High or increased stress levels
Your family member or friend’s symptoms can create behaviours that you don’t understand or recognize, and situations that you find stressful and difficult to deal with. You may feel additional responsibilities on your shoulders and sense that your relationship with your family member or friend is different or strained. Being around someone who is often reactive and on edge can be stressful. It may also feel scary if your family member or friend becomes aggressive towards you or others. Long-term exposure to stress can also have consequences for your health and well-being.
Relationship, family, and/or friendship strain
Your family member or friend’s symptoms can make it challenging for them to maintain their connection to and relationships with others. Over time, tension can build up in your family and/or friend circle, leading to relationship strain. You may feel like you are walking on eggshells. You may also feel out of touch with or distanced from your family member or friend. Your friendship circle may become smaller. These changes can be especially tough for children to understand and may lead them to question their parent’s love for them or to act out. Reaching out for support can help you learn how to navigate any strain you feel within your relationship, family, and/or friend circle.
(Canadian Forces Members Assistance Program (CFMAP) 1-800-268-7708)
Changes in your usual roles, responsibilities, and participation in activities
Life as you know it may be disrupted. Your usual roles and responsibilities may shift around as you find ways to support your family member or friend. For example, you may notice children taking on a parenting or caregiving role. Growing up too quickly can have negative impacts on your child or youth, including mental, emotional and behavioural issues during their development as well as later on in their life.
You and other family members and/or friends may also begin to avoid certain activities, especially if they trigger or worsen your family member or friend’s symptoms or cause distress.
Negative thoughts or feelings about your situation
You may begin to notice negative changes in your own thoughts and feelings, such as sadness, loss, anger, and guilt. You may grieve the loss of what you had envisioned for the future. It is okay to feel upset about the changes in your family member or friend, in your relationship, and in your family and/or friend circle. There are supports available to help you to navigate your experience and redirect to a positive path in life, such as gaining a greater insight into and navigating your feelings, returning to work, or having improved personal relationships.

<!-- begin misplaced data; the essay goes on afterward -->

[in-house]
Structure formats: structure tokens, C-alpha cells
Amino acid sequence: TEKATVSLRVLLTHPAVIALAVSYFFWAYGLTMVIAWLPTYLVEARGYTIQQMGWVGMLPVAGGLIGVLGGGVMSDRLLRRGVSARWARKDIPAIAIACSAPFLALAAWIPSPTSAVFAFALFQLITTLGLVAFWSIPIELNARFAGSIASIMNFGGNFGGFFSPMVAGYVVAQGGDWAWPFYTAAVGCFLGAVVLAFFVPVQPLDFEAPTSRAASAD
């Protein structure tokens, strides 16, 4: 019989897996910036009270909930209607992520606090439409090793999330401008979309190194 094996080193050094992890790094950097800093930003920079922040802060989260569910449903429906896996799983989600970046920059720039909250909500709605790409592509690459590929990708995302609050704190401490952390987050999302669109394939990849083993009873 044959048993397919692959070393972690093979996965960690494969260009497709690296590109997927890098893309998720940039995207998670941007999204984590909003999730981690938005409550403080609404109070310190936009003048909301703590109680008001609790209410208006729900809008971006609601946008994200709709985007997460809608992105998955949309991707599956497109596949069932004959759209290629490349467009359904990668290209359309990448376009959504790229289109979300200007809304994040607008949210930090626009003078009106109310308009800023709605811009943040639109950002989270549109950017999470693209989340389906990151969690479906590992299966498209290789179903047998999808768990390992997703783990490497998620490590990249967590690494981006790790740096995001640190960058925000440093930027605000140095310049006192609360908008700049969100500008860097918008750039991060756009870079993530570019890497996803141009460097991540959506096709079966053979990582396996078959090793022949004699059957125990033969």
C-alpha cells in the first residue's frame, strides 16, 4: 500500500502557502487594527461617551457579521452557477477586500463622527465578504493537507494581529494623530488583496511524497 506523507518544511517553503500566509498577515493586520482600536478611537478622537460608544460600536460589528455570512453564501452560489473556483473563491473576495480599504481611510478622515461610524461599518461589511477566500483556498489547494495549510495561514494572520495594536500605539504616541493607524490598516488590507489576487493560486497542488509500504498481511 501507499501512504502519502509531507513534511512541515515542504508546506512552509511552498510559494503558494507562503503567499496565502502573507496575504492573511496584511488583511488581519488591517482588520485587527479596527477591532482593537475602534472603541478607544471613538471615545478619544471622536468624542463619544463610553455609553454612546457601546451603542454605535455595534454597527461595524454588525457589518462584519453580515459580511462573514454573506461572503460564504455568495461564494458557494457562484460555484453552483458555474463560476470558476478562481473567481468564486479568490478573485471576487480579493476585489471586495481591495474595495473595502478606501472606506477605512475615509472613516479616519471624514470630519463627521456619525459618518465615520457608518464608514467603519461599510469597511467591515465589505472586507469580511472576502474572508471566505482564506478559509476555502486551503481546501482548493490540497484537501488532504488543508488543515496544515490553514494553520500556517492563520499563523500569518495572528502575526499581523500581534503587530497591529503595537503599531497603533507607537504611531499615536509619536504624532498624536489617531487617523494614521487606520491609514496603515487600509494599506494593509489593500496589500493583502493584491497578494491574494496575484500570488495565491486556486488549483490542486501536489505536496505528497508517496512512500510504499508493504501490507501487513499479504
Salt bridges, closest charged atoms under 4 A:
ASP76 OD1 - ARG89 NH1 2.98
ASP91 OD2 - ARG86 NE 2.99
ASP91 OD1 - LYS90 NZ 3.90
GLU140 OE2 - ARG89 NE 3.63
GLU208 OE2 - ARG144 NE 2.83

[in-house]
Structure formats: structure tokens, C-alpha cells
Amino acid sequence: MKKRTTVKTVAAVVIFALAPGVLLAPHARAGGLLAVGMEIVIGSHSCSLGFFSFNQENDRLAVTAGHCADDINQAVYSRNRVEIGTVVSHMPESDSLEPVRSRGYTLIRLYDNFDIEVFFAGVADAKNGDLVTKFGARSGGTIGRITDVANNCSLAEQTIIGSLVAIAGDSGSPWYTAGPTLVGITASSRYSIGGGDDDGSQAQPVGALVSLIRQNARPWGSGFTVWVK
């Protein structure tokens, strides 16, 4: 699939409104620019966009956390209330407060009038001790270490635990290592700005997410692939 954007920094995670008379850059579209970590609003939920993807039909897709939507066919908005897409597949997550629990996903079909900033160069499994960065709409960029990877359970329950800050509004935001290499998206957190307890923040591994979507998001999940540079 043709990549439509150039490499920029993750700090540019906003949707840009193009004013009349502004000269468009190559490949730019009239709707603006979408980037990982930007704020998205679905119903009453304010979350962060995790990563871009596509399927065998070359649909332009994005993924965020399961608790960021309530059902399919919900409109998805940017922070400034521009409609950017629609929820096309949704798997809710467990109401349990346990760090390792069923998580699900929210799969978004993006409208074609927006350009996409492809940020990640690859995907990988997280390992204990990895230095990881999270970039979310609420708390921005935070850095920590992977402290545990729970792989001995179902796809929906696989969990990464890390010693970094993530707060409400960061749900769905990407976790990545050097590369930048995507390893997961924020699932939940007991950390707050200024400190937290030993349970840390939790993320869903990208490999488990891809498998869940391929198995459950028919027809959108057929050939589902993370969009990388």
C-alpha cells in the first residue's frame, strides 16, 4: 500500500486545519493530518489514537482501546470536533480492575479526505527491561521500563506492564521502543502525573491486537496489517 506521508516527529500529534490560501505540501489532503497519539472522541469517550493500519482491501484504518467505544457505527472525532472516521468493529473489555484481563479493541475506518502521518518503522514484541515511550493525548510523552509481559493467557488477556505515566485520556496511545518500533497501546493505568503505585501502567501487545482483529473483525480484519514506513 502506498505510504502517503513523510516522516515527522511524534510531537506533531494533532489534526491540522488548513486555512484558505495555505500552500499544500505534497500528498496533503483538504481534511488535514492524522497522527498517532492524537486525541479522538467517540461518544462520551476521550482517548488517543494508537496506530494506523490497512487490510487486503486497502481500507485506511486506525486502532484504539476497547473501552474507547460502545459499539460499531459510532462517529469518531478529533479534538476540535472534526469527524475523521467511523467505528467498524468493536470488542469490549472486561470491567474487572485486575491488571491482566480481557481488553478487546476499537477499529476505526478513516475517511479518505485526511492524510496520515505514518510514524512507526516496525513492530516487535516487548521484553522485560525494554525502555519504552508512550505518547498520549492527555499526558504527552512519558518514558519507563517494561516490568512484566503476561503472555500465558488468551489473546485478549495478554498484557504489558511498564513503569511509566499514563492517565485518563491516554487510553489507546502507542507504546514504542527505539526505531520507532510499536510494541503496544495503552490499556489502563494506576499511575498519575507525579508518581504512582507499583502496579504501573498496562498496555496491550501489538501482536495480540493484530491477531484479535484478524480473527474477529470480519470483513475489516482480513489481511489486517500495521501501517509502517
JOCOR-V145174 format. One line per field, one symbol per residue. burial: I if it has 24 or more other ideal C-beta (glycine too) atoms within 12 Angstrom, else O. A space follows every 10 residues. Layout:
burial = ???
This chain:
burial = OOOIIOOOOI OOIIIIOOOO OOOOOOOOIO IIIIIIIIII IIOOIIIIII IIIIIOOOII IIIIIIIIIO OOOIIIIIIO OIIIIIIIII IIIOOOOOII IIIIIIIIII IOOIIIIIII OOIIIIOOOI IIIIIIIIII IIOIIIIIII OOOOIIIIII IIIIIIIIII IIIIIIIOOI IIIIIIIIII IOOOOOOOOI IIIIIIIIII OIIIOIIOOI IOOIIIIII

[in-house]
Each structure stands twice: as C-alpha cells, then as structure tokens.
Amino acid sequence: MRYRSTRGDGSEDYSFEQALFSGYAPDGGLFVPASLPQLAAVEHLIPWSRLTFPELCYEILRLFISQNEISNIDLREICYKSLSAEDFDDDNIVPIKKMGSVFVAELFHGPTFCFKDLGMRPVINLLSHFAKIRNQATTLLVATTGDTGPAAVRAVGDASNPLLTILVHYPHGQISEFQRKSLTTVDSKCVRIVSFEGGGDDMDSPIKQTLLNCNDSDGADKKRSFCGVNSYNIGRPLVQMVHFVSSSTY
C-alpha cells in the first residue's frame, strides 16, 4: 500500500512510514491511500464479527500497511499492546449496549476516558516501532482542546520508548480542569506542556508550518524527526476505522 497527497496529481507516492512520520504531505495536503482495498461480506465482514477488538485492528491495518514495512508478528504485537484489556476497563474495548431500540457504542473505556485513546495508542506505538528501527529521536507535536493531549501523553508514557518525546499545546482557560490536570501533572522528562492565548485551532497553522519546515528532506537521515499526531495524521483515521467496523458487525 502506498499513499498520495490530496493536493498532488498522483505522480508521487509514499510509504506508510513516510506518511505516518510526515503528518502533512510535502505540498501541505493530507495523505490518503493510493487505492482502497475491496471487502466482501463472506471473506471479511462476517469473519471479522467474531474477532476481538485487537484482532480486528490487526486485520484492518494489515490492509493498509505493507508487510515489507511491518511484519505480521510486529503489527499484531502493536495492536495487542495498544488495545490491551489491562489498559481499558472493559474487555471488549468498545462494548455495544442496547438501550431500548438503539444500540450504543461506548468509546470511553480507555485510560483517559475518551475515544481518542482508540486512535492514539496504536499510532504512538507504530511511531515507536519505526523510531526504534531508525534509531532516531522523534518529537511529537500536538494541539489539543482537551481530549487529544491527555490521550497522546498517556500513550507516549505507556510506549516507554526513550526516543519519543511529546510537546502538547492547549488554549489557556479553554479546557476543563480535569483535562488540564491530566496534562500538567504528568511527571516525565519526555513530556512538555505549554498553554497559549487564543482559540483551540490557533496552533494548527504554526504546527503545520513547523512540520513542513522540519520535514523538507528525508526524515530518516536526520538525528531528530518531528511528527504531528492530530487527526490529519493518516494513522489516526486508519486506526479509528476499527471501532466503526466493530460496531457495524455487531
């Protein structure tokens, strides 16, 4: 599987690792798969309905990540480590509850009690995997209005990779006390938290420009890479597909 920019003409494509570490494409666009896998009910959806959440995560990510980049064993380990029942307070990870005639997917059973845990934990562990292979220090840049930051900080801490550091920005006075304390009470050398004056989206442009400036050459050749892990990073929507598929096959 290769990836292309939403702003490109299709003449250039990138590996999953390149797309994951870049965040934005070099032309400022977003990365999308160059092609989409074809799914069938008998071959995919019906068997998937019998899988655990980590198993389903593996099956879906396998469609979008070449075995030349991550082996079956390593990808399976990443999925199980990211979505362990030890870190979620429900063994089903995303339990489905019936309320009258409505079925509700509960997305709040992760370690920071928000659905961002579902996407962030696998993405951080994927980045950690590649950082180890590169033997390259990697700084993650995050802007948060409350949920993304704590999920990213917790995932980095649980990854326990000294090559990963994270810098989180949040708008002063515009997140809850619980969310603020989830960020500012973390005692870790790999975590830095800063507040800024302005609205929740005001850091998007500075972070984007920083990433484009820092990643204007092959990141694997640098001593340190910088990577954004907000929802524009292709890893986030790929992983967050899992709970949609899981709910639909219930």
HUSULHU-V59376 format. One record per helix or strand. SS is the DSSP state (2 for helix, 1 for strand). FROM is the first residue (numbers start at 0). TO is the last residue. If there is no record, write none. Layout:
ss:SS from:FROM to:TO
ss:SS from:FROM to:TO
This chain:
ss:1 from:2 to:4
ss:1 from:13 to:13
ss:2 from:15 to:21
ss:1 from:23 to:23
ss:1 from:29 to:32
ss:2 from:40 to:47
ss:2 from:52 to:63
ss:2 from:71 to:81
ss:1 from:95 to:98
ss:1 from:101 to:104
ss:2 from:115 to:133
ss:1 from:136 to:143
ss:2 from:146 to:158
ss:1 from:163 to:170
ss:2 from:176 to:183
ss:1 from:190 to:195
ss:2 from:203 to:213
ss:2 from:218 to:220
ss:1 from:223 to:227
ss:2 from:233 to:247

Burnout, compassion fatigue and secondary trauma
Burnout, compassion fatigue and secondary trauma are distinct but related concepts. Although they can each emerge through the experience of you supporting your family member or friend with PTSD, they differ in how they come about and their impact on you.
If you are unable to take time to look after your own needs, you may gradually begin to feel worn out (mentally and physically) as a result of frequent exposure to stressful and emotionally challenging situations. This is burnout, which is a diagnosable condition. High levels of stress and burnout can also contribute to other health problems. For example, you may start to smoke or drink more than usual or notice negative changes to your diet or exercise routine. Look out for any changes in your own health and well-being as well as those of family members and friends.
Constant exposure to emotionally challenging and stressful situations brought on by your family member or friend’s condition can also deplete your empathy supply over time, resulting in an experience known as compassion fatigue. You may notice that it becomes difficult for you to “put yourself in their shoes” and show understanding, even if you were unable to before. It is important to be aware of your daily compassion “levels” and prioritize self-care. There is also support available to help you navigate the experience of supporting someone with post-traumatic mental health issues and reduce compassion fatigue.
Lastly, you may find yourself deeply impacted by your family member or friend’s trauma, to the extent that you begin to show symptoms similar to those with PTSD – this is often called vicarious or secondary traumatic stress. This often comes on quickly. You may start to notice behaviours in yourself similar to someone diagnosed with PTSD. For example, if your family member or friend is often checking for threats and is easily startled, you or others in your friend and family circle may become more vigilant and sensitive to noise as well. Children can also show signs of secondary trauma.
There are resources to help with your experience. Visit our resources page to find out more.
Enhanced understanding and awareness
Living with and supporting someone with PTSD can be difficult, but the experience can also help to build strong families and friends who are resilient, adaptable, and empathetic. You and your family and/or friend circle can become more aware and informed about PTSD and how best to respond and cope with challenging situations. For example, you can learn better ways to communicate with one another, or become better at prioritizing or learning how to manage your own expectations. This can in turn improve your ability to adapt in the face of many difficult or stressful life events.